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Original Research: ASTHMA |

Allergic Bronchopulmonary Aspergillosis*: Lessons From 126 Patients Attending a Chest Clinic in North India

Ritesh Agarwal, MD, DM, FCCP; Dheeraj Gupta, MD, DM, FCCP; Ashutosh N. Aggarwal, MD, DM; Digamber Behera, MD, FCCP; Surinder K. Jindal, MD, FCCP
Author and Funding Information

*From the Department of Pulmonary Medicine, Postgraduate Institute of Medical Education and Research, Sector-12, Chandigarh, India.

Correspondence to: Surinder K. Jindal, MD, FCCP, Professor & Head, Department of Pulmonary Medicine, Postgraduate Institute of Medical Education and Research, Sector-12, Chandigarh-160012, India; e-mail: skjindal@indiachest.org



Chest. 2006;130(2):442-448. doi:10.1378/chest.130.2.442
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Aims and objectives: To describe the experience of screening patients with asthma for allergic bronchopulmonary aspergillosis (ABPA) presenting to a chest clinic. The clinical, serologic, radiologic, and treatment aspects including outcome of ABPA are also described.

Methods: All consecutive patients with asthma presenting to the chest clinic over a period of 2 years were screened with an Aspergillus skin test. Patients who were found to be positive were further investigated for ABPA. Patients were also arbitrarily classified as ABPA-seropositive (ABPA-S), ABPA with central bronchiectasis (ABPA-CB), and ABPA-CB with other radiologic findings (ABPA-CB-ORF) based on the high-resolution CT findings.

Results: Five hundred sixty-four patients were screened using an Aspergillus skin test; 223 patients (39.5%) were found to be positive, and ABPA was diagnosed in 126 patients (27.2%). There were 34 patients (27%) with ABPA-S, 42 patients with ABPA-CB, and 50 patients with ABPA-CB-ORF. Fifty-nine patients (46.8%) had received antitubercular therapy in the past. The vast majority of patients had bronchiectasis at presentation to our hospital. High-attenuation mucous impaction was noted in 21 patients (16.7%). There was no significant difference between the stages of ABPA and the duration of illness, the severity of asthma, and the serologic findings (ie, absolute eosinophil count, IgE levels [total] and IgE levels [for Aspergillus fumigatus]). The median duration of follow-up was 13 months (range, 9 to 38 months). All patients went into “remission” at 6 weeks. Twenty-five patients had a “relapse” during the course of their treatment. One hundred nine patients had “complete remission,” 17 patients were classified as having “glucocorticoid-dependent ABPA,” and 7 patients were classified as having “end-stage ABPA.”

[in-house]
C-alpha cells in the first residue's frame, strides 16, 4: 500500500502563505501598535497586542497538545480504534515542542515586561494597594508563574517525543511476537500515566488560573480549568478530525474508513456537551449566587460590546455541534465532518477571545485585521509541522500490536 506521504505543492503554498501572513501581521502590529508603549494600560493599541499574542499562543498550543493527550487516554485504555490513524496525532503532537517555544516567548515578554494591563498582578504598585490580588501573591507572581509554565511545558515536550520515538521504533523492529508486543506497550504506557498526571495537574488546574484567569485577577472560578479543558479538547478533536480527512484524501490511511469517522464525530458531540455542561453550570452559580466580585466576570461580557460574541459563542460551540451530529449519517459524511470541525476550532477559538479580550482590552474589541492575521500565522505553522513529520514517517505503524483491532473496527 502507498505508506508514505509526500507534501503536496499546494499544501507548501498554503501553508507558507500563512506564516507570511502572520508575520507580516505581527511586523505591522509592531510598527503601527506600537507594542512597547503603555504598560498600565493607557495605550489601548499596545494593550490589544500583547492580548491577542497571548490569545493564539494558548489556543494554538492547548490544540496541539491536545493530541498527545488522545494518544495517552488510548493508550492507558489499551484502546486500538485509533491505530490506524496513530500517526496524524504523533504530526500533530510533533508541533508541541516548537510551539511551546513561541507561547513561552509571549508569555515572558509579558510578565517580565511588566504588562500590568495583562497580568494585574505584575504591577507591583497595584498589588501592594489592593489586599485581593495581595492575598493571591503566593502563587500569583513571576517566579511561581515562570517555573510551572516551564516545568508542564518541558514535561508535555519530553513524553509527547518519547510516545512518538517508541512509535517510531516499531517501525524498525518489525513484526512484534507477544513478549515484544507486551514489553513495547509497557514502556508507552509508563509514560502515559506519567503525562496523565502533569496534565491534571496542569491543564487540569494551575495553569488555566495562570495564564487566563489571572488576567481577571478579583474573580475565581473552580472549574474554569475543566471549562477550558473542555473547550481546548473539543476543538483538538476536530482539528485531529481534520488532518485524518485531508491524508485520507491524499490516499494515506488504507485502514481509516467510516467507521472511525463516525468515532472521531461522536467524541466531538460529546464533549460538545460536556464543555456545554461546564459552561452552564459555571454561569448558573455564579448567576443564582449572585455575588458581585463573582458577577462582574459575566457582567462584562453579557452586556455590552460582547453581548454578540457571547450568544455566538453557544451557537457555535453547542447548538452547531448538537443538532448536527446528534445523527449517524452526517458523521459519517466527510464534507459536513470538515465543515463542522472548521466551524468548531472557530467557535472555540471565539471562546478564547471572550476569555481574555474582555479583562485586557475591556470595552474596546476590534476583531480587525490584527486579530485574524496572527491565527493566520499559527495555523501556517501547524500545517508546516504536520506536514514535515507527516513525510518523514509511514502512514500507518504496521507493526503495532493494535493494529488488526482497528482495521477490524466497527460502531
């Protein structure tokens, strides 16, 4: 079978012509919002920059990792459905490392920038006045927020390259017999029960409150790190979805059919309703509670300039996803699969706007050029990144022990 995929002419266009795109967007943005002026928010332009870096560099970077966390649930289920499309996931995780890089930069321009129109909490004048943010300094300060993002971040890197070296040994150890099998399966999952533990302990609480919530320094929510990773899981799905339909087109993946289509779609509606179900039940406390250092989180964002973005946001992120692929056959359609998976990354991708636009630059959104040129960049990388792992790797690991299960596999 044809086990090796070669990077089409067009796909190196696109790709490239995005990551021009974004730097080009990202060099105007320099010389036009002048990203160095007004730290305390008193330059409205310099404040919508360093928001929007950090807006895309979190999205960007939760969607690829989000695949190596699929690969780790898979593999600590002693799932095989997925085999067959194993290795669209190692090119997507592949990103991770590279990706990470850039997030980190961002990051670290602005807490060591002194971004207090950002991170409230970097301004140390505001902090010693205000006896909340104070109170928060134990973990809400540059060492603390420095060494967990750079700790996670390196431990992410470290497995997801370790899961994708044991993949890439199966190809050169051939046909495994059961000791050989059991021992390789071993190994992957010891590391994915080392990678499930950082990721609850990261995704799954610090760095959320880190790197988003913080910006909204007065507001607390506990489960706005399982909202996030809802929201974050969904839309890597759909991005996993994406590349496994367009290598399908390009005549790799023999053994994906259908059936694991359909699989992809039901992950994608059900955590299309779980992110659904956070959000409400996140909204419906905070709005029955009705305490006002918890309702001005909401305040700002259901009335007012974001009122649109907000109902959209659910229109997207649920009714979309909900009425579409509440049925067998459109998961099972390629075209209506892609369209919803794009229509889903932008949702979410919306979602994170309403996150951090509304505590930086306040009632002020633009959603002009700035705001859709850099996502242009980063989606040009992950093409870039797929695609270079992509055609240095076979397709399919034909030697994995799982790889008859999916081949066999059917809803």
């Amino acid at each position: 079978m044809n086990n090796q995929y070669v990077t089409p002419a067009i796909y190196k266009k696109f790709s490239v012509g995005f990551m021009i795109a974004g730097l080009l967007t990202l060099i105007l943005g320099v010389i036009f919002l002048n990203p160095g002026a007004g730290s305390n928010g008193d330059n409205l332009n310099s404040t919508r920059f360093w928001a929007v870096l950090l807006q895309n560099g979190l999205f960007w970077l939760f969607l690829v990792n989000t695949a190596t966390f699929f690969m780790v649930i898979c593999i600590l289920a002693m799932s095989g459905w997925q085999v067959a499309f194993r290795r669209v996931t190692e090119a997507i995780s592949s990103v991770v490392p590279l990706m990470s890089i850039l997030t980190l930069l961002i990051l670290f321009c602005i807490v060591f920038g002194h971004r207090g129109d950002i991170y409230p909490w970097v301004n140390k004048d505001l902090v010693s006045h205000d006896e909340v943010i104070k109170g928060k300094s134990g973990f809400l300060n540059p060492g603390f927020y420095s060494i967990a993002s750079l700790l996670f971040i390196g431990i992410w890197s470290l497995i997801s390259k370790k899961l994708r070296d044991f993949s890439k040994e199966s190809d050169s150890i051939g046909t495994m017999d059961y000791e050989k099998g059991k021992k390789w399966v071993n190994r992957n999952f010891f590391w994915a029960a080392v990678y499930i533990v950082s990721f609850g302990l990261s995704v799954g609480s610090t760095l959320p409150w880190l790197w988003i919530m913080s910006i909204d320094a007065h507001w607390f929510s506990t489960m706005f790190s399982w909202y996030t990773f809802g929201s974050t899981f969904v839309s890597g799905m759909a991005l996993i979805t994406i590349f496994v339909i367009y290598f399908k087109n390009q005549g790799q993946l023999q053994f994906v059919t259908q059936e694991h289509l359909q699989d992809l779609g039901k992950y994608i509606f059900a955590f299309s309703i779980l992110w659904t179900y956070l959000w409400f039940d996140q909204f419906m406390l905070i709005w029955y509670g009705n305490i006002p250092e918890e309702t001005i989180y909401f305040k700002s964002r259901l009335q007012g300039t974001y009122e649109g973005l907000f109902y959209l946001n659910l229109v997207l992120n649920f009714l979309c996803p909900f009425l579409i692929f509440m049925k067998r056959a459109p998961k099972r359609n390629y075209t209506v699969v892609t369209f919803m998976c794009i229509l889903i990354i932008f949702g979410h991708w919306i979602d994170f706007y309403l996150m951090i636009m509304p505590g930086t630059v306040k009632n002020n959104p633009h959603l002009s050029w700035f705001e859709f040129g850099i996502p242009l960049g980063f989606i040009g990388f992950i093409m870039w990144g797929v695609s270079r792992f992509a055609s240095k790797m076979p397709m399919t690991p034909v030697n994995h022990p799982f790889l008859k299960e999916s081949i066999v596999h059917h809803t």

Conclusions: There is a high prevalence of ABPA in asthmatic patients presenting at our hospital. The disease entity is still underrecognized in India; the vast majority of patients have bronchiectasis at presentation, and almost half are initially misdiagnosed as having pulmonary tuberculosis. There is a need to redefine the definitions of ABPA and the optimal dose/duration of glucocorticoid therapy. This study reinforces the need for the routine screening of asthmatic patients with an Aspergillus skin test.

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